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Agnes E Meyer Portrait Duel

Agnes E. Meyer was a free thinker, who often made her own way in the world. A rarity for a woman in the early 1900s. A partial list of her accomplishments includes: journalist, social activist, novelist, translator, and art patron. And, sparked a portrait duel in the art world.

In 1887, Agnes Ernst was born into a middle class, German American family. Her father, a lawyer, had been living above his means. When Agnes was a teen, he pushed her to become a Secretary and earn extra income for his debts. Instead Agnes began attending Barnard College without her father’s blessing. She paid her way with scholarships, and part time jobs. After graduation, Ernst became one of the first female reporters for The New York Sun.

How Agnes Meyer Became a Muse

Wherever she went, Agnes would fall in with creatives. During her time at Barnard, and in the year that followed, she would search out avant-garde art galleries around New York City. This brought her into contact with Alfred Stieglitz, and his circle of friends. It was here she met two of her closest friends, Katharine Rhoades, and Marion H. Beckett. Together they were known as “The Three Graces.” The three would often travel together. They were new women, no longer confined by societal norms that were loosening around them. In 1908, all three were in Paris studying. Agnes was taking classes at The Sorbonne.

Agnes Meyer was a multifaceted individual, with an appetite to devour everything the world brought her way. Her nickname, “The Sun Girl.” is often cited as a reference to her sunny disposition. While that may be true, the moniker probably stemmed from her job at The Sun. In her youth the terms social butterfly, gossip, and flirt were often used to describe her. Those personality traits contrast with the driven woman who would become an ardent crusader for social justice during WWII.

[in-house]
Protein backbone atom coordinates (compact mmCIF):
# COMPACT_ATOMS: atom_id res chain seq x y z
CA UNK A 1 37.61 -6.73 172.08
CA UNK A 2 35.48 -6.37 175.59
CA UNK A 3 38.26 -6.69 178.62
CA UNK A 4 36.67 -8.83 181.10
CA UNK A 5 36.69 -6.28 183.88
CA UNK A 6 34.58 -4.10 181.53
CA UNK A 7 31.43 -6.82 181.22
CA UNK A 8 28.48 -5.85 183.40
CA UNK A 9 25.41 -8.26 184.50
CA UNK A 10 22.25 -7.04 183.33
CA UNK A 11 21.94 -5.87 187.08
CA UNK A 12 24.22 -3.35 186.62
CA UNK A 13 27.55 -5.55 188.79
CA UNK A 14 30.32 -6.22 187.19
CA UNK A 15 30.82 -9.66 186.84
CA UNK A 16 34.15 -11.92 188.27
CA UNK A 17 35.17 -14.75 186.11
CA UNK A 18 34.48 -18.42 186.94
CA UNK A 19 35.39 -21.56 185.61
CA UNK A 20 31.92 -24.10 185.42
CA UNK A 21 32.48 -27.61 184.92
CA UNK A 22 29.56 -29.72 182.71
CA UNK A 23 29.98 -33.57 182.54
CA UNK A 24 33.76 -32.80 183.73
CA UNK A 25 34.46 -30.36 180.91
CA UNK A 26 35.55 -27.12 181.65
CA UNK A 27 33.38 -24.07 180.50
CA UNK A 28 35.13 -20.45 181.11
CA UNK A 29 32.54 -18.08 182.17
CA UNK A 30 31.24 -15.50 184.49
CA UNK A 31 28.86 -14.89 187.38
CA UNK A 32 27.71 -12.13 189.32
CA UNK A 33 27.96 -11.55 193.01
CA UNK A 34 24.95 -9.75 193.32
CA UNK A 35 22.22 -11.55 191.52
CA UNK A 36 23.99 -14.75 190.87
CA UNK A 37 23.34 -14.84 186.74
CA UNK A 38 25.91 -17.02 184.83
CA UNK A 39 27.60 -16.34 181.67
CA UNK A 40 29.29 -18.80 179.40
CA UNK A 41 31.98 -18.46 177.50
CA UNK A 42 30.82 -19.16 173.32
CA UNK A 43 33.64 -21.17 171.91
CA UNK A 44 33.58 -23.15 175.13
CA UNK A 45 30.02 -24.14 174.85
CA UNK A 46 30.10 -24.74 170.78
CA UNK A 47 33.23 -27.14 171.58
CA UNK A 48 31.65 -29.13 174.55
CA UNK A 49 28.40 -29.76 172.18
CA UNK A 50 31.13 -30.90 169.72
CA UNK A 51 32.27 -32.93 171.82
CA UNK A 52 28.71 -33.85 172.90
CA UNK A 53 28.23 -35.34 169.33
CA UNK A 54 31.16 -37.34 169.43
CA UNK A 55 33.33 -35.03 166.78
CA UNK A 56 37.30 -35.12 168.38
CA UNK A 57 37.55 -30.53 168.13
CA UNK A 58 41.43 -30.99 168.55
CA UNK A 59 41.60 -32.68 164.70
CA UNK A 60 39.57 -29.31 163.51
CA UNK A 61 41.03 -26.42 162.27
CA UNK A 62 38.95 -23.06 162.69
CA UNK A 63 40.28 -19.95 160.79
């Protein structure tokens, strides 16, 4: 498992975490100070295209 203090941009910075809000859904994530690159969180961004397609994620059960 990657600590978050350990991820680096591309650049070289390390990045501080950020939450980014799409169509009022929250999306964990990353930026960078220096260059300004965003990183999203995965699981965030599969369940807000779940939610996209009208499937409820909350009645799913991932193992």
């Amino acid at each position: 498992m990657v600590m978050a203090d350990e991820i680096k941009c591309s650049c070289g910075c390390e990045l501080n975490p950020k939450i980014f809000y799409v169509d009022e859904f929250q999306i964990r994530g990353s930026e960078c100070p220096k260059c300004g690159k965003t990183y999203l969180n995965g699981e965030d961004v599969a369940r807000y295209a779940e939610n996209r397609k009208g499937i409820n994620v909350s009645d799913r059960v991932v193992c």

Dueling Portraits of Agnes E. Meyer

When Charles Despiau cast a neoclassic bust of Agnes a competition between artists began.

When Constantin Brâncuși learned that Charles Despiau recently cast and show the portrait of his friend he became upset and maybe a little envious. Thus the competition of who could create the best portrait of their dear friend Agnes E. Meyer began. The question still remains, could Constantin Brâncuși succeed in capturing Agnes with his sleek, and modern designs? Did the artists who came before him do her image justice?

Constantin Brâncuși was so determined he notably said,

“I’ll show you what a portrait of you is really like.”

Neoclassical Bust by Charles Despiau
“Head of Agnes Meyer” by Charles Despiau; Freer Gallery of Art, Gift of Ruth Meyer Epstein
La Reine pas Dedaigeneuse

Constantin Brâncuși with his totem-like black marble sculpture that is both graceful, and solid. He initially named this piece, “La Reine pas Dedaigeneuse” (The Not-Disdainful Queen). The Meyer children called it by a different name, “Agnes’s knee.”

Did the photographer Edward Steichen create the best portrait? His art deco, goddess image of Agnes. In it she stands in front of an eclipsed sun, a reference to her current depression after the birth of her second child.

Agnes Meyer by Edward Steichen
Agnes Meyer by Edward Steichen c. 1915

In a sketch by Marius de Zayas she is a curving whirlwind that takes up the page, and is filled with algebraic equations.

Francis Picabia once portrayed her as a spark plug.

Agnes E. Meyer by Francis Picabia
Agnes E. Meyer by Francis Picabia

I think it is Agnes E. Meyer who gives us the best portrait of herself from her own poem Mental Reactions. Deciphering her poetry still feels like solving the riddle of the sphinx.

Excerpt of, “Mental Reactions”

“Ah, why cannot all the loves of all the world be mine?

without the sacrifice of any of those things I think of when I say


Sacrafice? Coward, cheat.

Yes, we women, cowards, cheats, all of us who, when our

kingdom is offered, stop to calculate the price.”



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